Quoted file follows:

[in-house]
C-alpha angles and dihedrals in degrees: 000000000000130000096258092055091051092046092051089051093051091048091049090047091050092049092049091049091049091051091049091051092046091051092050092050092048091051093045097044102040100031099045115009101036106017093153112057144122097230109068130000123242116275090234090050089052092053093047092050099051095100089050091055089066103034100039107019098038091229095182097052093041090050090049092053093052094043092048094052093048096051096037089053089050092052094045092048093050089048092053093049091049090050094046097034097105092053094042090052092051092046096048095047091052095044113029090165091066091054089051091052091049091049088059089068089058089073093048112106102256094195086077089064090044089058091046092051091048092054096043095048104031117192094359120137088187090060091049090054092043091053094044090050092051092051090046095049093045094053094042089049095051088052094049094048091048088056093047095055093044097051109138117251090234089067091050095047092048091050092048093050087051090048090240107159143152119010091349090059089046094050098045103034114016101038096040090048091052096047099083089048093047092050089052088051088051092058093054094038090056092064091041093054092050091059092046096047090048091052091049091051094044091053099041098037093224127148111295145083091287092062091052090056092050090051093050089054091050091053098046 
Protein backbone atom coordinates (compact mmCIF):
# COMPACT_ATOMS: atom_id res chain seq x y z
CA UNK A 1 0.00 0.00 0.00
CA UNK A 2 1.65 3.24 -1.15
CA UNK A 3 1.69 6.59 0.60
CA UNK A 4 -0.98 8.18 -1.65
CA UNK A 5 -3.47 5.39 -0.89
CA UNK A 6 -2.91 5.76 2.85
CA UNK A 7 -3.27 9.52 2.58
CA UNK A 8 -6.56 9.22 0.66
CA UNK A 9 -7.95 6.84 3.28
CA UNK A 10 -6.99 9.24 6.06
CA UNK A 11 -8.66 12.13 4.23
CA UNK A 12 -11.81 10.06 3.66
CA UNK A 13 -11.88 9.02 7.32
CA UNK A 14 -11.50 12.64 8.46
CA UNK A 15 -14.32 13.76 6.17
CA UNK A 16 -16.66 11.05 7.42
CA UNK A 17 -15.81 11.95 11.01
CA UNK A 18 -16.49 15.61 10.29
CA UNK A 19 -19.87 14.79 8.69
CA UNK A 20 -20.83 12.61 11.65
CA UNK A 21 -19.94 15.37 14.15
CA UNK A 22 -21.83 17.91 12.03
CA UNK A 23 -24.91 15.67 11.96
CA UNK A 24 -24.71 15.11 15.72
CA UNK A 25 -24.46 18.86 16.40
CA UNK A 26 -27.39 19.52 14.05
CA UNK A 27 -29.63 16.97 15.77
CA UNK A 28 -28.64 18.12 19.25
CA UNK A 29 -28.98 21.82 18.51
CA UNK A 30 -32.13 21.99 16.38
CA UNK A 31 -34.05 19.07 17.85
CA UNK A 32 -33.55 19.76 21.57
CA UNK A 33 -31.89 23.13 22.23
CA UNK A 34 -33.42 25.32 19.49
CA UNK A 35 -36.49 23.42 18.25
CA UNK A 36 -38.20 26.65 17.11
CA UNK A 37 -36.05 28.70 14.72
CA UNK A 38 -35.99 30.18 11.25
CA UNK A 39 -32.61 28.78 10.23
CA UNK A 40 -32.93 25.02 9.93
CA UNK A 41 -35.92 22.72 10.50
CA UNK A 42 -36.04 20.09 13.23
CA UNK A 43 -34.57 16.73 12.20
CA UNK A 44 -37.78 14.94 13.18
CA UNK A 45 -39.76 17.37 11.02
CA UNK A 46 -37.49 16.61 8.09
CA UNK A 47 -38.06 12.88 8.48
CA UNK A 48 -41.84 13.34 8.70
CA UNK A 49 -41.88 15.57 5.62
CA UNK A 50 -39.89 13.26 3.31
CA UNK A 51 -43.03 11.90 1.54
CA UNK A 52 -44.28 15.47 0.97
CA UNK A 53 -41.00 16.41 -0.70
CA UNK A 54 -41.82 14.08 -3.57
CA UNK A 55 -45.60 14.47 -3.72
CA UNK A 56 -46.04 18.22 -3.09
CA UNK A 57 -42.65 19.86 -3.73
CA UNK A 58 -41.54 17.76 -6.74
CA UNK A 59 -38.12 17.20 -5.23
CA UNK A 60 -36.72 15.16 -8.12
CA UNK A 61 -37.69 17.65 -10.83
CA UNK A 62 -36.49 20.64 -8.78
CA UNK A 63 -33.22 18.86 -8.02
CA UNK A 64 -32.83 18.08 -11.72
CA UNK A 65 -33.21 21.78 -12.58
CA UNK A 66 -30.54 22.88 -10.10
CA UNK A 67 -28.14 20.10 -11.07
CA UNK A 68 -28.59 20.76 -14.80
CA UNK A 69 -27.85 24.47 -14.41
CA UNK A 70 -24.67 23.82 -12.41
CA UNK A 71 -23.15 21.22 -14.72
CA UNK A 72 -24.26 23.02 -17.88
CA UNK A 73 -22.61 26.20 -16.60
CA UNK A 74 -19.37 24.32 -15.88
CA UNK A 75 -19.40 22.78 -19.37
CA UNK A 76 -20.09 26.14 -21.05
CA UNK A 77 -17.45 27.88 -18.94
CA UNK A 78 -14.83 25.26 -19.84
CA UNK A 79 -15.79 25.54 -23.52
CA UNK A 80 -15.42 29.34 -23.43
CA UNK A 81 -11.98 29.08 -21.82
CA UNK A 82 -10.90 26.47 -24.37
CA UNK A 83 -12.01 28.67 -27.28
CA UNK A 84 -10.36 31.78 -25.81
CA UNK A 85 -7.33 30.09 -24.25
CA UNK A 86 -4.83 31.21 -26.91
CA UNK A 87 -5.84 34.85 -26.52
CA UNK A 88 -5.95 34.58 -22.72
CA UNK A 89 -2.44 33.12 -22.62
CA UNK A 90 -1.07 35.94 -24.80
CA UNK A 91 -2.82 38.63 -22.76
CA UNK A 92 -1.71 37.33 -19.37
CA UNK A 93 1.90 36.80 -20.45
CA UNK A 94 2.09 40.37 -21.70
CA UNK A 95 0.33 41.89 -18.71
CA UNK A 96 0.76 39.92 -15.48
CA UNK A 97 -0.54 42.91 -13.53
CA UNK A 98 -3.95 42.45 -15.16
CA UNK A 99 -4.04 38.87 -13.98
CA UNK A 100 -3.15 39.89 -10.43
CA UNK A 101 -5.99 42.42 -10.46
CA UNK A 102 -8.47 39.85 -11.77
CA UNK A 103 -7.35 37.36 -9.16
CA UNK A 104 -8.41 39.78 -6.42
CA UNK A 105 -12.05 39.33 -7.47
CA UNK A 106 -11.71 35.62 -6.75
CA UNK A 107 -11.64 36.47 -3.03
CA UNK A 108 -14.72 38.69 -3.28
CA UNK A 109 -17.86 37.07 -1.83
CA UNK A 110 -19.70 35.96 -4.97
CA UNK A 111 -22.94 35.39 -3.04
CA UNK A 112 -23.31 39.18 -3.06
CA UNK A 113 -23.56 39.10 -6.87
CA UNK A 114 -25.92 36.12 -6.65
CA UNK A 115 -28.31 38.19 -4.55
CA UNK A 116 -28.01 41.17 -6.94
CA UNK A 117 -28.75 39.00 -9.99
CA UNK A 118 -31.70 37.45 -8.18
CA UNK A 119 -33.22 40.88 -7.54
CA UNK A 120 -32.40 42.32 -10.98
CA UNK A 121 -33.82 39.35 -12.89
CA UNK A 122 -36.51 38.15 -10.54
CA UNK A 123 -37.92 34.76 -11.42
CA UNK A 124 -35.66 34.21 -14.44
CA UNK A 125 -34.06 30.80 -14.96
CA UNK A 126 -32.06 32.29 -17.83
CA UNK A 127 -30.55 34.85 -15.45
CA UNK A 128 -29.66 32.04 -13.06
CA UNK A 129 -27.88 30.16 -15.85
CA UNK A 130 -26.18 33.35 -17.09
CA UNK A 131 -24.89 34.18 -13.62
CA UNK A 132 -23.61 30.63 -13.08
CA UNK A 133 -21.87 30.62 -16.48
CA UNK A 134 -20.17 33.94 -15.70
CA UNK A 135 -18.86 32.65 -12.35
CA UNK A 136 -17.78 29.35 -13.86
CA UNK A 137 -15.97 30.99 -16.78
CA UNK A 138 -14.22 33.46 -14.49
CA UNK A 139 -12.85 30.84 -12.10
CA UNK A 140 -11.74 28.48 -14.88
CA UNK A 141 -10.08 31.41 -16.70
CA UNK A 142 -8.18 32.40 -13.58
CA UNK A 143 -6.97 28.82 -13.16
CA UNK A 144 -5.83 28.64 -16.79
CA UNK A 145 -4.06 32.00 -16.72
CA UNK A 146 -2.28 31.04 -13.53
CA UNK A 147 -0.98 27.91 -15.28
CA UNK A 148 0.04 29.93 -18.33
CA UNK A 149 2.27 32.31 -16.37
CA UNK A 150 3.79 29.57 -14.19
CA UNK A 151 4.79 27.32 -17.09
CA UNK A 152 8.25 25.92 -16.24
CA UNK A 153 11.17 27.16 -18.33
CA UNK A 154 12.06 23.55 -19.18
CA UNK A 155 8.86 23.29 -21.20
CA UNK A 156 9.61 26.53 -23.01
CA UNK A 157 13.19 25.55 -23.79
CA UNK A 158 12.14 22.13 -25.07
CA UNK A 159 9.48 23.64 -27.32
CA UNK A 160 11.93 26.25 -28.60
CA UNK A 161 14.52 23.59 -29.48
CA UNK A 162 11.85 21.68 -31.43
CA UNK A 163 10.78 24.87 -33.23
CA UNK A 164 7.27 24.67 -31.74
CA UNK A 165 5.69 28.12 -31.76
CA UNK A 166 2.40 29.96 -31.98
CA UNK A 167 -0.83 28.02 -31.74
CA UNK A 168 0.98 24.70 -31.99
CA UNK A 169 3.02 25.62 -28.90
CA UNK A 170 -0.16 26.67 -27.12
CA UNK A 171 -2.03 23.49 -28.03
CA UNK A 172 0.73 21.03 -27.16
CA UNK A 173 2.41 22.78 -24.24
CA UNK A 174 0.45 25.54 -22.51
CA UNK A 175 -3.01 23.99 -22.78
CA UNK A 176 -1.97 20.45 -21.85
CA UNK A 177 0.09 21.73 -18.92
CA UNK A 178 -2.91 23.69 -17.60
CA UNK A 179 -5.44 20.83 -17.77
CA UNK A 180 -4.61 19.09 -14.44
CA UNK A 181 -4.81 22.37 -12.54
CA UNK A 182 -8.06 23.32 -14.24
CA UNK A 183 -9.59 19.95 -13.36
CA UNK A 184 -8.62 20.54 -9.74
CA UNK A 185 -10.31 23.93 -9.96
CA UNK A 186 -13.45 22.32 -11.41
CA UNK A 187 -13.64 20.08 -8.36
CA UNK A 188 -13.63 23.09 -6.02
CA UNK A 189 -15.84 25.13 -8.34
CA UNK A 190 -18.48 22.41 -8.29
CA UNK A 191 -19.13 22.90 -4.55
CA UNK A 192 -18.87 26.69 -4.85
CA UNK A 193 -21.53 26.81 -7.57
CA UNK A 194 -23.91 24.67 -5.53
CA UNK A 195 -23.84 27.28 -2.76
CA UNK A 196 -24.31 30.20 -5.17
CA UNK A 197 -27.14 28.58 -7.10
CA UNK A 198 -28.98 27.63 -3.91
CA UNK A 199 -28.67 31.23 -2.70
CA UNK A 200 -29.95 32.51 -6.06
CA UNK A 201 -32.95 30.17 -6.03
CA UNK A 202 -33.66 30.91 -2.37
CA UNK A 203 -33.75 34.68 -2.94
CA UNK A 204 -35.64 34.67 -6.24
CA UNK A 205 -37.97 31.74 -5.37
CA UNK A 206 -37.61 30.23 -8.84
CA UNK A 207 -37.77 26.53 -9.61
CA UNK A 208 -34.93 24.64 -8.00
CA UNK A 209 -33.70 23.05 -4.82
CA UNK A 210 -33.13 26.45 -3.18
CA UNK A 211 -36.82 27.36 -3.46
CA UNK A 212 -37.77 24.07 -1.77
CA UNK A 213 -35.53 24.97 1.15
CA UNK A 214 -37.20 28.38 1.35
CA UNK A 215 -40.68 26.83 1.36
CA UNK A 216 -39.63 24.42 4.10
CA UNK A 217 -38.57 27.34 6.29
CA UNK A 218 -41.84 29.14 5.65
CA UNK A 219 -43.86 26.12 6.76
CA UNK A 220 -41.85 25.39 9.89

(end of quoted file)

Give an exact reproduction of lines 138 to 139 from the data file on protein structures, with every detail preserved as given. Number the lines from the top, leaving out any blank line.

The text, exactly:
CA UNK A 134 -20.17 33.94 -15.70
CA UNK A 135 -18.86 32.65 -12.35